Generally speaking, teeth grinding (also known as bruxism) is widely considered to be an unhealthy habit of humans but cats grind their teeth as well. Needless to say, cat grinding teeth while eating is not a pretty sight and the accompanying sound is downright painful. While teeth grinding is usually just a tic in humans, it's always a sign of serious problems in cats. That means if your fluffy friend starts grinding its teeth all of a sudden, something has gone wrong and bruxism is one of the symptoms.
Want to know the ideal approach to the issue of cat grinding teeth while eating? If that is so, this article is what you need. Down below, you are going to find everything you need to remember about teeth grinding in cats including what causes it, how to treat it and ways to prevent it.
A List Of Prime Suspects
Obviously, the average cats don't begin to grind their teeth out of the blue, there must be a reason. So here are a couple of potential culprits you must keep in mind at all times while analyzing the situation.
Overall, every cat parent around the globe knows what the felines like to put all sorts of things into their mouth from time to time. On occasions, the pets end up biting on something too hard that leads to fractured teeth, swollen gums and alike. When that happens, cats would suffer immense pain during mealtime which makes teeth grinding, excessive salivation and drooling show up. Though it's possible for pet owners to perform an oral check by themselves, cats tend to act aggressively while in pain so a trip to the vets is recommended.
Abnormal Alignment Of Teeth (Malocclusion)
Like humans, teeth of cats could develop oddly so if you ever notice your cat grinding teeth while eating, assess the alignment of its teeth. As the teeth go out of alignment, friction between the upper and lower teeth increases. Without correction, it's only a matter of time before the grinding makes its entrance. Most of the time, breeds with short or long, pointy faces have a high risk of developing misaligned teeth. Besides adult cats, vets have found malocclusion in kittens as young as 5 months of age.
For your information, tooth resorption is the gradual destruction of a tooth in cats that happen to nearly 75 percent of healthy adult cats over 5-year-old. The process usually starts right around the gum line which leads to the erosion of dentin, the substance that makes up the cat's teeth. Eventually, the affected tooth, as well as its root, shall break away from the mouth. When cats go through tooth resorption, they unwittingly grind their teeth, especially at mealtime. So far, the process is irreversible so extraction is the option preferred by most vests.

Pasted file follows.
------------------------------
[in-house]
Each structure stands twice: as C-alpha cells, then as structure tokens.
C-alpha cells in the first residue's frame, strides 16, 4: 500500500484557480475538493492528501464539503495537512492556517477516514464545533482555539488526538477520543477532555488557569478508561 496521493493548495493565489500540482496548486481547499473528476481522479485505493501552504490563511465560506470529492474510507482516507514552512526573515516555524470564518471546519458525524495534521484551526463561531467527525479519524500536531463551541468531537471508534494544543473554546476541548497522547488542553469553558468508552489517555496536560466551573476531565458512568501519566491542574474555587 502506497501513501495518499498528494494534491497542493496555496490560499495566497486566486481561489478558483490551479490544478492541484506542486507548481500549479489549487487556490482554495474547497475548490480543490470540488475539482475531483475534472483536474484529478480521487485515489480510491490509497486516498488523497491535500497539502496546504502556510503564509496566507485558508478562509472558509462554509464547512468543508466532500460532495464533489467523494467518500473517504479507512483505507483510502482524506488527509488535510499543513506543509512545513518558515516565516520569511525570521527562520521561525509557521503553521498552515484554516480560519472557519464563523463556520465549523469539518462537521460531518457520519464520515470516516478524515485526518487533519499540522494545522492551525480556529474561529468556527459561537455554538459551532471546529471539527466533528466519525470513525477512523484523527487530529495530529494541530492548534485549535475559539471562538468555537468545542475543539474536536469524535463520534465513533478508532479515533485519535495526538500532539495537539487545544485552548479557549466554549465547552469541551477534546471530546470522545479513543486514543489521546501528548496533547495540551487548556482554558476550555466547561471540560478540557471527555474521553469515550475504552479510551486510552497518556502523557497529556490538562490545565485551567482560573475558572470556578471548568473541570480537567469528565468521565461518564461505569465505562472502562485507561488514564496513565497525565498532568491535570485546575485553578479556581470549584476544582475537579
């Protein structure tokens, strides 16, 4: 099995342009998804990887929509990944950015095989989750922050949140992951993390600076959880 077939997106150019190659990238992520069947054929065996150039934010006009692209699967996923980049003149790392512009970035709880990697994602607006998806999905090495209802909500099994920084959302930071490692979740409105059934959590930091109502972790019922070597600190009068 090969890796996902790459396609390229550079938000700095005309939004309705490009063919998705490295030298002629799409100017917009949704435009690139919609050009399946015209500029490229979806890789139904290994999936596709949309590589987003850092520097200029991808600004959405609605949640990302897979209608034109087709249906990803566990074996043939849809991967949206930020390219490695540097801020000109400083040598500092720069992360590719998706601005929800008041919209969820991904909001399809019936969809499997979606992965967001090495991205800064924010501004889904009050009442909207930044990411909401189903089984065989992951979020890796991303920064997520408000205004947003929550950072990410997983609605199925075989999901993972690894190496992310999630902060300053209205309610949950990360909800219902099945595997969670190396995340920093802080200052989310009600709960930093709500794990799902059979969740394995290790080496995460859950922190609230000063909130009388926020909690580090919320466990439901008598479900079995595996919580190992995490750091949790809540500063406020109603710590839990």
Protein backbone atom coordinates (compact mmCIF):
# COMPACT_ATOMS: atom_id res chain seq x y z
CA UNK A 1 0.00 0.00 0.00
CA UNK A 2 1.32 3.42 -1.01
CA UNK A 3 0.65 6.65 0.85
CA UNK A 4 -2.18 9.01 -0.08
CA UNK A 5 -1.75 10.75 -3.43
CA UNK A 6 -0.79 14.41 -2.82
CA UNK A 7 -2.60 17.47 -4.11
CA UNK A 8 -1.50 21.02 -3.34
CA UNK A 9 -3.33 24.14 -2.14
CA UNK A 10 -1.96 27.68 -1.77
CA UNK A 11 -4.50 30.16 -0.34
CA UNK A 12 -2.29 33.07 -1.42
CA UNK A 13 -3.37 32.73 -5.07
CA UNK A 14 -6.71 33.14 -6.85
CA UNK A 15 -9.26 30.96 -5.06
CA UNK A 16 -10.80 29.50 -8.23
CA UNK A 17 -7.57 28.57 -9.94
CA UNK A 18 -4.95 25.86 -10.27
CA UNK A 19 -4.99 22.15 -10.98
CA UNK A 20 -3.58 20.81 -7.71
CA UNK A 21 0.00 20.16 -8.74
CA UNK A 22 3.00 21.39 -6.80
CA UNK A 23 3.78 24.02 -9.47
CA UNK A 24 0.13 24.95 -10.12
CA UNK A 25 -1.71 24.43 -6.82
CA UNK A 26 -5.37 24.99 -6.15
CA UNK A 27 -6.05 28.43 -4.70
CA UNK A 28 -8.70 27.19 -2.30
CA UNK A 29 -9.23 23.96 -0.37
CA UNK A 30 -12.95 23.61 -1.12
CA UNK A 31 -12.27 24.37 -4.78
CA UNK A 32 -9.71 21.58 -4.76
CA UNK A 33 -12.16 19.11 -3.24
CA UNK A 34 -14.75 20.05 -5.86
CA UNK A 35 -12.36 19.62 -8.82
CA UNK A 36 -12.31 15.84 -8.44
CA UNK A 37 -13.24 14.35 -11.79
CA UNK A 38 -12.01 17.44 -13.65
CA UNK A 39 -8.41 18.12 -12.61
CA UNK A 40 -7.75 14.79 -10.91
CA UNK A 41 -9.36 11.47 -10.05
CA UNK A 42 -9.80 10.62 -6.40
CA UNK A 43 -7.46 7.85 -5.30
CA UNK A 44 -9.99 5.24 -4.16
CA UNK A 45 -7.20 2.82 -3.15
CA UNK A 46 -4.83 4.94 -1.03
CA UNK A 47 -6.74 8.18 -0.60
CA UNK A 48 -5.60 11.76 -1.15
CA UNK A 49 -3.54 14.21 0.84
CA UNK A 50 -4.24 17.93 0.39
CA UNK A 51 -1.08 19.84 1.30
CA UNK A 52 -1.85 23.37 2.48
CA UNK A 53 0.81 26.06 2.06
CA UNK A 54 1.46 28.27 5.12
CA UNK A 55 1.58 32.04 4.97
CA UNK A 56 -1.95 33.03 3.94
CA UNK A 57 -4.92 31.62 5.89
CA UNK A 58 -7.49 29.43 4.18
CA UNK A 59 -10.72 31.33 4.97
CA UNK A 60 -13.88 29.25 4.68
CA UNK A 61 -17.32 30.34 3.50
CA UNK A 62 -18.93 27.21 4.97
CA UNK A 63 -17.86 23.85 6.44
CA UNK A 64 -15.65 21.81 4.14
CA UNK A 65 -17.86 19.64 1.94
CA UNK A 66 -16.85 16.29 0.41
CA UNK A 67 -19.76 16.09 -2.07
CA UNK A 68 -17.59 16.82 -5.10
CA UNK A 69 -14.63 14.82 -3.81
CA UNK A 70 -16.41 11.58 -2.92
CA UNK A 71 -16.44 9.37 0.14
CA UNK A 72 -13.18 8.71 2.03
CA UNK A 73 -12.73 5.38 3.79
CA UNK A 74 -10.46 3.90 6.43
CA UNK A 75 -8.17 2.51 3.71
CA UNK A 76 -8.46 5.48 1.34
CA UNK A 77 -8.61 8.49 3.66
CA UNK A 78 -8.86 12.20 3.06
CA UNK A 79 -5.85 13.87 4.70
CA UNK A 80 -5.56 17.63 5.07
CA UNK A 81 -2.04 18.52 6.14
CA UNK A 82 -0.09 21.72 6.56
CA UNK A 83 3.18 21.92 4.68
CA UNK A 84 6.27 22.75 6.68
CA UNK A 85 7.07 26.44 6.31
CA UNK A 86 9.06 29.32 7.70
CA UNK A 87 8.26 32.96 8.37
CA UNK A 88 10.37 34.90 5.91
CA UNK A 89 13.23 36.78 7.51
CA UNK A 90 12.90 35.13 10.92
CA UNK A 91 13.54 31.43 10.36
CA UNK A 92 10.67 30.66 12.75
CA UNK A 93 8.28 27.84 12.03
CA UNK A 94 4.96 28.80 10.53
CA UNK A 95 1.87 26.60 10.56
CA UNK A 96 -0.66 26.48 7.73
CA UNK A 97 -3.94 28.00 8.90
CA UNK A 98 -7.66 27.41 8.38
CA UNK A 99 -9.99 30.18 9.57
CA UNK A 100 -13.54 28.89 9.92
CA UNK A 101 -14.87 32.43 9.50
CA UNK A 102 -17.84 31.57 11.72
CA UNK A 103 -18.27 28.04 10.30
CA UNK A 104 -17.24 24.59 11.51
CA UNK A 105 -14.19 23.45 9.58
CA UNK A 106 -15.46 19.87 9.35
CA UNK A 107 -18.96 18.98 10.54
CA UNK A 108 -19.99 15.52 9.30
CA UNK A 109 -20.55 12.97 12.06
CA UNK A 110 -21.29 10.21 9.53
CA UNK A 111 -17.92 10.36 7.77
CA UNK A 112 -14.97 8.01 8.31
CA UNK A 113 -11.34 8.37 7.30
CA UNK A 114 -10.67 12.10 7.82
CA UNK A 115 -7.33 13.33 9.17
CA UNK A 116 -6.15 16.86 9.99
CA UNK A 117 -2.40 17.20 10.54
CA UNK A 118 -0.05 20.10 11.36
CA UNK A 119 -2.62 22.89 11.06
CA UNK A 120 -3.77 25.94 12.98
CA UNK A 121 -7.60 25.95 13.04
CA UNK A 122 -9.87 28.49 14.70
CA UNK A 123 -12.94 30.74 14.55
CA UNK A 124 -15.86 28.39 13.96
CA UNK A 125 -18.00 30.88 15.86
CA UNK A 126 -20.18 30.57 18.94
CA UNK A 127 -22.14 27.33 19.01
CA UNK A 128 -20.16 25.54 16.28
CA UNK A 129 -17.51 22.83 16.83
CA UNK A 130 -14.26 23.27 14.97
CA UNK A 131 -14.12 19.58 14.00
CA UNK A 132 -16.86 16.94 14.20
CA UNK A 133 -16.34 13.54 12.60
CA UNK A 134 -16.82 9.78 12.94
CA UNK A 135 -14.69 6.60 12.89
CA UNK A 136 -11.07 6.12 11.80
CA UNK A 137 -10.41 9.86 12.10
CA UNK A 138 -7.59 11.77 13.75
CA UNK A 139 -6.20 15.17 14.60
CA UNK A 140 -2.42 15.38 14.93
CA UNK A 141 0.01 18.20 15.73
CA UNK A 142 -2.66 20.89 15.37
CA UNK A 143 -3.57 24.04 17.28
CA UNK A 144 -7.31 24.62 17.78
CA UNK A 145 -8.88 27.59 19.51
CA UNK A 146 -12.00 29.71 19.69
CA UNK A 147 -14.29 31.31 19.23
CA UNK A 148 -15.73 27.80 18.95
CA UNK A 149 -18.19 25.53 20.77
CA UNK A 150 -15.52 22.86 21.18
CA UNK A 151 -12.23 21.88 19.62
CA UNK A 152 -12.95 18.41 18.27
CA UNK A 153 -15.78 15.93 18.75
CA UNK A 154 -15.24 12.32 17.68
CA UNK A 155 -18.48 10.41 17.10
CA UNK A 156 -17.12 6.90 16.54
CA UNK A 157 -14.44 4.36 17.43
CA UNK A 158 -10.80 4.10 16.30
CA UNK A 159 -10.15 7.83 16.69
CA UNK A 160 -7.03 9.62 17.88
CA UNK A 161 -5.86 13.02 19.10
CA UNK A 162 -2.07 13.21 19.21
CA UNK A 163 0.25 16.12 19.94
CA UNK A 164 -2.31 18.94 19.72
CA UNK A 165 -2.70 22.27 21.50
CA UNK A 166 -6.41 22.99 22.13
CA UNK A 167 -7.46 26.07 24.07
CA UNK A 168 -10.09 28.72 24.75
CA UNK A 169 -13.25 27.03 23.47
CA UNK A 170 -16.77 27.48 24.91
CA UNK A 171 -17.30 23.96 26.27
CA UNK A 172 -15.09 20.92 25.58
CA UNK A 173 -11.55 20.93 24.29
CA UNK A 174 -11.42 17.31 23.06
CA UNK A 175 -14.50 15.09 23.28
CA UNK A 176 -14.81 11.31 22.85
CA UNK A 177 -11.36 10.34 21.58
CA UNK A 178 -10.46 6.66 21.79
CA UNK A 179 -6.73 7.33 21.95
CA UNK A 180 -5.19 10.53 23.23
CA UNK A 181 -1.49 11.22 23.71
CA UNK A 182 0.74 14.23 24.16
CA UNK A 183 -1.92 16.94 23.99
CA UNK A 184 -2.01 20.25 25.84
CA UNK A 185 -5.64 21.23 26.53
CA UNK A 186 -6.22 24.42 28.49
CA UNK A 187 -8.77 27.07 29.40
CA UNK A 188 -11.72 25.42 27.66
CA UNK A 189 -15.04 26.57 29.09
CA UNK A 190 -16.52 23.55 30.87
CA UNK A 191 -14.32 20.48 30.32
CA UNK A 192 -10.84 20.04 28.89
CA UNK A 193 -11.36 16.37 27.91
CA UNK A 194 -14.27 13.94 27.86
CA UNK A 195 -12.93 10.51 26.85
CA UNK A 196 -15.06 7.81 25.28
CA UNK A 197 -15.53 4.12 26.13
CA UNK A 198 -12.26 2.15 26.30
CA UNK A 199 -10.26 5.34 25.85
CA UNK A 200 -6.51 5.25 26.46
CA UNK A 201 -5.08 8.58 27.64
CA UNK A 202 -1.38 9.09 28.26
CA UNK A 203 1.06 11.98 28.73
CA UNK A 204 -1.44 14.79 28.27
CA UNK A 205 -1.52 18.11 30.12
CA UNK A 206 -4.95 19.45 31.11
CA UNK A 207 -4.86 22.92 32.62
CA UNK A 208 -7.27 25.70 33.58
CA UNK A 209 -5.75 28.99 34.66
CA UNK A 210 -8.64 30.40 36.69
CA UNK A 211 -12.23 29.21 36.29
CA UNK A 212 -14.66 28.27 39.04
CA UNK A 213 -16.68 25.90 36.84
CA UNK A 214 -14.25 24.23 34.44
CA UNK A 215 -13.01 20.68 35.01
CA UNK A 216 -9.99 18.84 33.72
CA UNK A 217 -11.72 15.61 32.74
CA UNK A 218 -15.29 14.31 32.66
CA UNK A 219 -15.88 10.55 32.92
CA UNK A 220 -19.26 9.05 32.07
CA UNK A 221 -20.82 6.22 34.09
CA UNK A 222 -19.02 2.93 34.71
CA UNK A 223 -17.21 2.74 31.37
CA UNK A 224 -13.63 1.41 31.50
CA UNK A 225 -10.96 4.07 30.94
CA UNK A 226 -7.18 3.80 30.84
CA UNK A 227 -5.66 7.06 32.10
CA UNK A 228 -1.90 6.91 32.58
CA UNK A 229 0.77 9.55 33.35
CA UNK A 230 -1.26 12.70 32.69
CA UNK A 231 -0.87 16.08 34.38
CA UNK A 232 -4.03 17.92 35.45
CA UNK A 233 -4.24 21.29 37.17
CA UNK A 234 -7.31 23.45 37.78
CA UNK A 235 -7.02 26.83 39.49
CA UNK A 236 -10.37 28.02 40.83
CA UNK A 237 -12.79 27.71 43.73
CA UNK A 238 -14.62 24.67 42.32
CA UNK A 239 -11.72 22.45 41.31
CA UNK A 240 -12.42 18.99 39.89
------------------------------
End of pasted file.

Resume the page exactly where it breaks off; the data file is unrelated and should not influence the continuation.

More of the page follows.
In certain cases, the issue of cat grinding teeth while eating may occur due to troubles outside of the mouth. Generally speaking, pancreatitis, cancer, inflammatory bowel, ulcer and so on would likely cause a lot of pain to the felines. To get through the pain, the average cats often clench their teeth so it's possible for them to start grinding their teeth ingesting foods. Until you properly resolve the source of the pain, the grinding is going to linger. Once again, it's widely advised that you take your pet to the nearby veterinary clinic for in-depth examinations.
Foods In The Meals
So the grinding starts immediately after changes in the diet? If that happens to be the case then it's highly likely that the foods may be at fault here. When cats have to struggle to ingest specific foods, their teeth could hit each other repeatedly which lead to the grinding. If the appearance of the teeth grinding coincide with the introduction of new foods, go back to the old diet to see how things turn out. In the case the grinding disappears, you need to abandon the plan of switching the food for the time being.
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Getting Rid Of The Grinding
Considering the fact that teeth grinding in cats is a worrisome sign, it's essential that you get your cat to the vets at once.
Because the grinding is often the result of pain, veterinarians have to devise a treatment regime that meets 2 goals: 1/ relive the pain and 2/ take care of the underlying medical issues. To do that, it's necessary for the vets to conduct a series of diagnoses in order to get to the bottom of the problem. Once they have a firm grasp of the situation, veterinarians shall perform some procedures on the pet and offer medications. Depending on the circumstances, the length of the treatment well as the recovery phase may take a pretty long time.
Note: Whatever you do, refrain from giving your furball medicines without consulting the vets first. Not only has such an action complicates the diagnoses but it also leads to unpredictable results if you don't clearly understand the current issue.
Keep Bruxism From Showing Up
- Consider Practicing Dental Home Care: Due to the layout of their teeth, cats rarely run into issues with tooth cavities. That being said, you should brush the teeth of your friend every day to keep its mouth in sanitary conditions. Nowadays, it's a breeze for cat parents to get cat-specific toothpaste and toothbrush from most pet stores. You can also provide the pet with chewing toys that aid with dental health.
- Put Together A Balanced Diet: Research carefully in order to determine which type of food is good for your cat. In the case you cook foods for the pet on your own, remember to add bone powders to take care of potential plaque build-ups.
- Schedule Periodic Oral Examinations: At least once a year, bring your cat to the vets for thorough examinations including the oral checks. That would allow you to detect oral problems in the pet early and treat them before they worsen. In addition, it's a good opportunity to perform compressive cleansing of the feline's teeth.